It's also eating their own dog food and getting the OS upgrade over the internet seems like a good thing: less pollution, no waiting, etc. Apps downloaded through the Mac App Store are regular files just like those downloaded from anywhere else. I'm guessing this software update will be just an image stored somewhere on your hard disk. I won't say Apple would never do what you're suggesting but I will say they can't. You can't get the toothpaste back into the tube. If they truly wanted to do what you describe they'd have to replace computers entirely with iOS based devices, I can't see that happening.

      • If they truly wanted to do what you describe they'd have to replace computers entirely with iOS based devices, I can't see that happening.

        Considering the enormous amount of money they have made on iOS and the App Store, I do not see any reason why they could not pursue such a strategy, or perhaps a slightly modified version: iOS for "consumers" (priced at a level that a typical home user can afford) and high powered workstations that are not locked down for "professionals" (which will be priced at a level that consumers are unlikely to pay).

        • by powerlord (28156) on Thursday May 05, 2011 @10:03AM (#36034692) Journal

          Except that a lot of the people that consist of the Apple "Grass Roots" are power users who are likely to balk at such a setup.

          More likely, someone realized that since OS X DVDs do NOT come with a License key, and you can already make an ISO image of them easily using the software built into OS X, why not just sell it through the App Store and let people download and burn their own image?

          It costs less to the Manufacturer. (packaging/shipping costs)
          It cuts the middleman out. (don't need to give Best Buy or other non-apple on-line/retail stores a cut)
          It provides quick availability. (as fast as their servers and your pipe can handle)
          It provides a remote backup for customers. (a + for non-technically savvy customers)

          All in all it seems like wins all around, I'm not sure why Apple WOULDN'T do this.

          • More likely, someone realized that since OS X DVDs do NOT come with a License key, and you can already make an ISO image of them easily using the software built into OS X, why not just sell it through the App Store and let people download and burn their own image?

            Exactly this. The article questioned just how would the poor soul who downloads Lion make a physical copy? Uhh, use the disk imaging utility that comes with every Mac and make an image of it, then burn it to a disk (or back it up to time machine, other backup drive, other computers in your house). I wouldn't be surprised that if you lost your download you would be able to redownload it (not that you can do this with iTunes, but I hear rumors...)

            My older MacBook's cd player stopped working a couple years a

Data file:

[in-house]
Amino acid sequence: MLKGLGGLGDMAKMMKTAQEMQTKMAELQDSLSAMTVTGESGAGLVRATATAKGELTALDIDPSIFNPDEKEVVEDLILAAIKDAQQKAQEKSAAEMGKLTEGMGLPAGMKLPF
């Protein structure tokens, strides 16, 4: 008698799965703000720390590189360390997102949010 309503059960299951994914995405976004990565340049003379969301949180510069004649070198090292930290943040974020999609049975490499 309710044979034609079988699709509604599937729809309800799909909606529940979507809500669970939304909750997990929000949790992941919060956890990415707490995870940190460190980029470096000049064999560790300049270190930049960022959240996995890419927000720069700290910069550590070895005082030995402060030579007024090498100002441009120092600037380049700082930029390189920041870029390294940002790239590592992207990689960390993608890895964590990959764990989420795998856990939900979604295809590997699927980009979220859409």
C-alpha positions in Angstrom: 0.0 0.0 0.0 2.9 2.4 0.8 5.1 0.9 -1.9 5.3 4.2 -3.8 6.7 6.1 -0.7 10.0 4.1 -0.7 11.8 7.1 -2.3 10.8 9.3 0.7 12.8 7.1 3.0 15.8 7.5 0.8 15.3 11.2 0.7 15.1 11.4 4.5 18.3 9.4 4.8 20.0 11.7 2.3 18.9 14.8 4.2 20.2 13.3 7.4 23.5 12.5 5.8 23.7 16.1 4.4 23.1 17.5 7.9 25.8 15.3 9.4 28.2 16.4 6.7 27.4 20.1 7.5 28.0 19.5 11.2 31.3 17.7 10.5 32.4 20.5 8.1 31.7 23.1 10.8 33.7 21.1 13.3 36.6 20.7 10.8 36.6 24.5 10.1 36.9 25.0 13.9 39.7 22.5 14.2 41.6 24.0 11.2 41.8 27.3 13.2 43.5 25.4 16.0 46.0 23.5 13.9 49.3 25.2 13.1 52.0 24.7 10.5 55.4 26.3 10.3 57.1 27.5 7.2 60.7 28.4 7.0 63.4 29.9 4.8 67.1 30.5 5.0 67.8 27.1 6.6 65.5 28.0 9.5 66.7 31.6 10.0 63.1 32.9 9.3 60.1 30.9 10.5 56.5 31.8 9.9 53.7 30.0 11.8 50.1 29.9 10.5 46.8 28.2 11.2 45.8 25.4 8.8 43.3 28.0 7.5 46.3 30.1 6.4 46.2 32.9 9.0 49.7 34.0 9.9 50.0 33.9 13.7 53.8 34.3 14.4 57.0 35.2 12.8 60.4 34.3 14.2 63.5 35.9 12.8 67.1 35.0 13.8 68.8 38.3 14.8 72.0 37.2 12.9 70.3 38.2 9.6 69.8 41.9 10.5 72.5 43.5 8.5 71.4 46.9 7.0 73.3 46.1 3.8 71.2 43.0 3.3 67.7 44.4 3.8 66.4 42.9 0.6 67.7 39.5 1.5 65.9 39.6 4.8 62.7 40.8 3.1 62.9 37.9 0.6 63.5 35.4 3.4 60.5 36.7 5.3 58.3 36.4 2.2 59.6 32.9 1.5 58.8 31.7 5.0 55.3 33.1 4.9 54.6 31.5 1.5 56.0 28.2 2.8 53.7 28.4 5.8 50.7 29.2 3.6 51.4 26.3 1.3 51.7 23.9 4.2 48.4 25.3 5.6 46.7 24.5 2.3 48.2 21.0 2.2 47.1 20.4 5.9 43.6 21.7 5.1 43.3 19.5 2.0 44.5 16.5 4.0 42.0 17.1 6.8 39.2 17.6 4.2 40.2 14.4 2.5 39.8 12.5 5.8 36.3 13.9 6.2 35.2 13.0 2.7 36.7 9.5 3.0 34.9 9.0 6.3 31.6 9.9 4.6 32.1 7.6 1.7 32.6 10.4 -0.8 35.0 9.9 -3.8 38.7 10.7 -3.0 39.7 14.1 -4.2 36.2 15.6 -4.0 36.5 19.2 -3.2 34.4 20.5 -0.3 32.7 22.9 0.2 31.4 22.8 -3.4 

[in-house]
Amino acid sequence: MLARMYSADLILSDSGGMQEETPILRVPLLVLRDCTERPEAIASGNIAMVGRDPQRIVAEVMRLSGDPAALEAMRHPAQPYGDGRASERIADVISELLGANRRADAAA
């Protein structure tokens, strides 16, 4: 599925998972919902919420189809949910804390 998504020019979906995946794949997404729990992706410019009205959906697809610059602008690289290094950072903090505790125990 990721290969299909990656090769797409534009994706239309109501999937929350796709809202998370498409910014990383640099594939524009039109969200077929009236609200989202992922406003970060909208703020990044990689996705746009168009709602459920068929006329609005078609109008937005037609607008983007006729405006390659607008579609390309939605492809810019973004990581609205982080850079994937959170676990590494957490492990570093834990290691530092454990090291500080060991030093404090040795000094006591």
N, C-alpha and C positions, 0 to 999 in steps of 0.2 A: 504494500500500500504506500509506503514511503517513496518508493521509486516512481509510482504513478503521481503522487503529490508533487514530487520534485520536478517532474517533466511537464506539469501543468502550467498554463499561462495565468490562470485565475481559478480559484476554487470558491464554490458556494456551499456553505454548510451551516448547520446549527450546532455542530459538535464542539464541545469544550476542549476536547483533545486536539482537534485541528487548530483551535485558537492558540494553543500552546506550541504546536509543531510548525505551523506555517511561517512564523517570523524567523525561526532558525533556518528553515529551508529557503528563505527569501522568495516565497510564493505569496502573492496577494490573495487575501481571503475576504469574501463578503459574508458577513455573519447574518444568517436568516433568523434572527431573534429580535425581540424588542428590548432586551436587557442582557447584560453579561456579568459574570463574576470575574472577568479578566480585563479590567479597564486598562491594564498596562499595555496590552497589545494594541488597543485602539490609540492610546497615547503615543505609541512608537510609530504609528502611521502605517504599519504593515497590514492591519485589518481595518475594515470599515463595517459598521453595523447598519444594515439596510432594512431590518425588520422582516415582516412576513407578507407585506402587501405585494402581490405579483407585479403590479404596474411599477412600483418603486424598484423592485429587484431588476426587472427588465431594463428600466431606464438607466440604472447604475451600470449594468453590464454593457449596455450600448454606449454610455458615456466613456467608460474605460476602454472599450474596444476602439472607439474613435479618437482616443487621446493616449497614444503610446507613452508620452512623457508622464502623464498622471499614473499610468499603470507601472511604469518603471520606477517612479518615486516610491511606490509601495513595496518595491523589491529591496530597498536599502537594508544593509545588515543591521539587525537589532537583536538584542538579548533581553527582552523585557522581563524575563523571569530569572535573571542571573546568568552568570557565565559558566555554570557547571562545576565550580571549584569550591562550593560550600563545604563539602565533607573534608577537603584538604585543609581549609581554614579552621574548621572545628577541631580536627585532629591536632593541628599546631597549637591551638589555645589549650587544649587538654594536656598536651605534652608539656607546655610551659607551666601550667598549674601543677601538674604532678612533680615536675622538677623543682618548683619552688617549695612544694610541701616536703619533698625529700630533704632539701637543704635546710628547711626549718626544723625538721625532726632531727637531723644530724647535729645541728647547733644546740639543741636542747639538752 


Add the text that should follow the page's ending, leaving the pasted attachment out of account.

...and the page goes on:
• Actually, the App Store allows infinite redownloading [apple.com] of apps you've purchased. The iTunes store does not for the simple fact that when Apple negotiated the original music studio contracts, they didn't want it to work that way. I've read that this is one of the things that Apple's trying to update in the contracts, but good luck with that...

    • Re: (Score:2, Insightful)

      by Anonymous Coward

      Of course, Apple has made it clear that boxed versions with a disk will also be available as always. The App Store is just another means of distribution. I thought choice was good and more choice better...?

    • Everything Apple will then be a walled garden, with Apple as gatekeepers.

      More likely, Apple will sell two increasingly separated lines of computers: the "consumer" line and the "professional" line, and the professional line will cost many times more and not be locked down like the consumer line. Those who pay the "professional premium" will be allowed to run their own programs without approval from Apple, including compilers and scripting environments, and will of course be able to develop programs for consumer computers (but will naturally have to pay Apple for distribution

      • by powerlord (28156)

        More likely, Apple will sell two increasingly separated lines of computers: the "consumer" line and the "professional" line, and the professional line will cost many times more and not be locked down like the consumer line. Those who pay the "professional premium" will be allowed to run their own programs without approval from Apple, including compilers and scripting environments, and will of course be able to develop programs for consumer computers (but will naturally have to pay Apple for distribution privileges).

        They already do this.
        The Consumer line has names like "iPhone", "iPod", "iPad", "AppleTV".
        The Professional line has names like "iMac", "MacBook", "MacPro".

        The lines have a fair amount of synergy between them, and there has been a push to make the Consumer line more "stand-a-lone" (over-the-air updating exists for AppleTV but is rumored to finally come to the iPhone/iPodTouch/iPad in iOSv5).

    • Much like how the iPod, the iPhone and the iPad would all fail when competing against more open products?

      Techies and slashdot users in particular SUCK at predicting the future, particularly where Apple's concerned.

      I can see a future where it becomes more difficult to shoot yourself in the foot. But removing the option to install software that isn't from the App Store? get fucking real.

      • by MrHanky (141717)